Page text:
The rest of this article is only available to active members of Questia

Already a member? Log in now.

Notes for this article

Add a new note
If you are trying to select text to create highlights or citations, remember that you must now click or tap on the first word, and then click or tap on the last word.
One moment ...
Default project is now your active project.
Project items

Items saved from this article

This article has been saved
Highlights (0)
Some of your highlights are legacy items.

Highlights saved before July 30, 2012 will not be displayed on their respective source pages.

You can easily re-create the highlights by opening the book page or article, selecting the text, and clicking “Highlight.”

Citations (0)
Some of your citations are legacy items.

Any citation created before July 30, 2012 will labeled as a “Cited page.” New citations will be saved as cited passages, pages or articles.

We also added the ability to view new citations from your projects or the book or article where you created them.

Notes (0)
Bookmarks (0)

You have no saved items from this article

Project items include:
  • Saved book/article
  • Highlights
  • Quotes/citations
  • Notes
  • Bookmarks
Notes
Cite this article

Cited article

Style
Citations are available only to our active members.
Buy instant access to cite pages or passages in MLA, APA and Chicago citation styles.

(Einhorn, 1992, p. 25)

(Einhorn 25)

1. Lois J. Einhorn, Abraham Lincoln, the Orator: Penetrating the Lincoln Legend (Westport, CT: Greenwood Press, 1992), 25, http://www.questia.com/read/27419298.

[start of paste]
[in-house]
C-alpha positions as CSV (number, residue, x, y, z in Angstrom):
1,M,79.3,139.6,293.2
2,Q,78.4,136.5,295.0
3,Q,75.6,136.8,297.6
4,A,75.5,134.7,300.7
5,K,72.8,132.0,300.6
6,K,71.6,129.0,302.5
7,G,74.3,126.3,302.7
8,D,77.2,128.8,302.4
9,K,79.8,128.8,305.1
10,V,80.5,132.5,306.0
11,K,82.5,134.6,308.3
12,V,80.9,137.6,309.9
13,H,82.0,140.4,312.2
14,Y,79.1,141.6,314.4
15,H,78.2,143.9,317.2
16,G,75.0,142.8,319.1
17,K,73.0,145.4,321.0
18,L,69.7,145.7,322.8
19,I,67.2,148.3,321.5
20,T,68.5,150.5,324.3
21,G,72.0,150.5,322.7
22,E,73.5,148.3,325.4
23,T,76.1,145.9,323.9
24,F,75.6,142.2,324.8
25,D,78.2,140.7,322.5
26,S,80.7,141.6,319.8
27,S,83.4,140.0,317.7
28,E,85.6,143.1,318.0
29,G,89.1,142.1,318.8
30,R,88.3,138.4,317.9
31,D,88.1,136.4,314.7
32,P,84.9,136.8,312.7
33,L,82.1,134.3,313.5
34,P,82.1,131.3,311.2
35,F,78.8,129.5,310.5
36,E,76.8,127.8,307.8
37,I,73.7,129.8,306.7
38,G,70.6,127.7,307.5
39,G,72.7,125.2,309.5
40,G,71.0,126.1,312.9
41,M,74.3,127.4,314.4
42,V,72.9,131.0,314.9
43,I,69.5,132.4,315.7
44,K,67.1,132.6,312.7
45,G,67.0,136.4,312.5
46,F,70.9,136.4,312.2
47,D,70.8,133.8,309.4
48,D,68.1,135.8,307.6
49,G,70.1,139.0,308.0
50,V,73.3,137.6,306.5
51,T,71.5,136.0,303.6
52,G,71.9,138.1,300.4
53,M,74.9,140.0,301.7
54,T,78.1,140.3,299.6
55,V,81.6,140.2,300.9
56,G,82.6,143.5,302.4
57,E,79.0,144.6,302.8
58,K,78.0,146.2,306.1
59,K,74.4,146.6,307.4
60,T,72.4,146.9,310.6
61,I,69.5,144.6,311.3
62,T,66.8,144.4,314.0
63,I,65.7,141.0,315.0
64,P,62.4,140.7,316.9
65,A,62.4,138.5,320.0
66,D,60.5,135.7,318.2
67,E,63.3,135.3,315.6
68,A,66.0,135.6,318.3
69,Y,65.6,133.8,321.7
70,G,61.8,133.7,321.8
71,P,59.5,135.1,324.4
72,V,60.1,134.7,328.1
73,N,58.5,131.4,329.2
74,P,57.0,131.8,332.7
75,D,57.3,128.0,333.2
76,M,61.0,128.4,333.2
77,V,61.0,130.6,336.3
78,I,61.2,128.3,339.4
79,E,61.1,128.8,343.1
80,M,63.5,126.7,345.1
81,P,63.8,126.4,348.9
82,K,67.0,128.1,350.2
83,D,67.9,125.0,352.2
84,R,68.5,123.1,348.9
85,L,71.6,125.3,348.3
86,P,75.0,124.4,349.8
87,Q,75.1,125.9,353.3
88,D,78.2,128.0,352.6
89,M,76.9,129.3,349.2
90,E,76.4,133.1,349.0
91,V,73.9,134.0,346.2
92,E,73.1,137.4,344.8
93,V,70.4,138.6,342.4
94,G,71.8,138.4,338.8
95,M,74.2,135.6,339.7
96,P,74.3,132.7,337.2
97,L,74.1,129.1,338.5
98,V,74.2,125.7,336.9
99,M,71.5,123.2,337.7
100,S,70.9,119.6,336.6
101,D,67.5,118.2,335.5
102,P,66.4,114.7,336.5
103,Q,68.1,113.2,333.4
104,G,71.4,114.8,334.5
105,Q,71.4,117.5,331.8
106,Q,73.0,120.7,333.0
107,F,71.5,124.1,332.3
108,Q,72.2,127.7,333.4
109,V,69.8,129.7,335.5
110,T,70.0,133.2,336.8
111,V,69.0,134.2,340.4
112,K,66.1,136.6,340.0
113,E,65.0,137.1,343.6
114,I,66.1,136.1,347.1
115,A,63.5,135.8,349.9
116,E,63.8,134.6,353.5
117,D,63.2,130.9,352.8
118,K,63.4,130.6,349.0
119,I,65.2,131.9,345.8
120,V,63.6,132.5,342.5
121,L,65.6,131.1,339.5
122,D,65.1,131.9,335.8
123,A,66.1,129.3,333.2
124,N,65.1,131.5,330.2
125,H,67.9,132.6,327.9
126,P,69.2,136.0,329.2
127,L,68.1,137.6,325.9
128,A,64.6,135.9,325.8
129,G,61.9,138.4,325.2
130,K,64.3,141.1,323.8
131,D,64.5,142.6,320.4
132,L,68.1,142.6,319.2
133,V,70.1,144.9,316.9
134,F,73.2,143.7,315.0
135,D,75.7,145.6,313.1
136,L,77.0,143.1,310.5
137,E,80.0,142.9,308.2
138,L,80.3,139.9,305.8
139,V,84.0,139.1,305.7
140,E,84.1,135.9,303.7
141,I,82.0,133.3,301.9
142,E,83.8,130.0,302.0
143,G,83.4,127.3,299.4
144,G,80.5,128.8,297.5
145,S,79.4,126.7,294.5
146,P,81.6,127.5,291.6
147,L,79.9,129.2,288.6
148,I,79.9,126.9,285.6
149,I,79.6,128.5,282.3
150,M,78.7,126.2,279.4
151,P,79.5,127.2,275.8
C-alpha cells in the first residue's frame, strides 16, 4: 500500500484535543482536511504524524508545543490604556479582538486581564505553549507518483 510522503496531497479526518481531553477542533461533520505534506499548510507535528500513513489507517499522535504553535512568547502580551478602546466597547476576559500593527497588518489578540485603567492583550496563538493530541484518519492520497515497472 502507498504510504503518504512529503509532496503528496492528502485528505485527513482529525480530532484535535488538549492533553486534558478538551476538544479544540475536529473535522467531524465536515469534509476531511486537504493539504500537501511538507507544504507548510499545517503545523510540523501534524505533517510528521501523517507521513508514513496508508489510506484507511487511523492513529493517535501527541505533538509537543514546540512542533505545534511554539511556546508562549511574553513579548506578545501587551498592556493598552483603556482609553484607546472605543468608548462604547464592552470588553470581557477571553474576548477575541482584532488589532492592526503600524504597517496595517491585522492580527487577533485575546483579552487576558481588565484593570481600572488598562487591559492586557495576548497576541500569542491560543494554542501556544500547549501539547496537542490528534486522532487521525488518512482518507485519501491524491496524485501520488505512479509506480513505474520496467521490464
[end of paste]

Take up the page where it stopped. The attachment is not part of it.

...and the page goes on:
Cited article

"Something Not to Be Grasped": Notes on Equality on the Occasion of the Twentieth Anniversary of Mulieris Dignitatem
Settings

Settings

Typeface
Text size Smaller Larger Reset View mode
Search within

Search within this article

Look up

Look up a word

  • Dictionary
  • Thesaurus
Please submit a word or phrase above.
Print this page

Print this page

Why can't I print more than one page at a time?

Help
Full screen

matching results for page

    Questia reader help

    How to highlight and cite specific passages

    1. Click or tap the first word you want to select.
    2. Click or tap the last word you want to select, and you’ll see everything in between get selected.
    3. You’ll then get a menu of options like creating a highlight or a citation from that passage of text.

    OK, got it!

    Cited passage

    Style
    Citations are available only to our active members.
    Buy instant access to cite pages or passages in MLA, APA and Chicago citation styles.

    "Portraying himself as an honest, ordinary person helped Lincoln identify with his audiences." (Einhorn, 1992, p. 25).

    "Portraying himself as an honest, ordinary person helped Lincoln identify with his audiences." (Einhorn 25)

    "Portraying himself as an honest, ordinary person helped Lincoln identify with his audiences."1

    1. Lois J. Einhorn, Abraham Lincoln, the Orator: Penetrating the Lincoln Legend (Westport, CT: Greenwood Press, 1992), 25, http://www.questia.com/read/27419298.

    Cited passage

    Thanks for trying Questia!

    Please continue trying out our research tools, but please note, full functionality is available only to our active members.

    Your work will be lost once you leave this Web page.

    Buy instant access to save your work.

    Already a member? Log in now.

    Author Advanced search

    Oops!

    An unknown error has occurred. Please click the button below to reload the page. If the problem persists, please try again in a little while.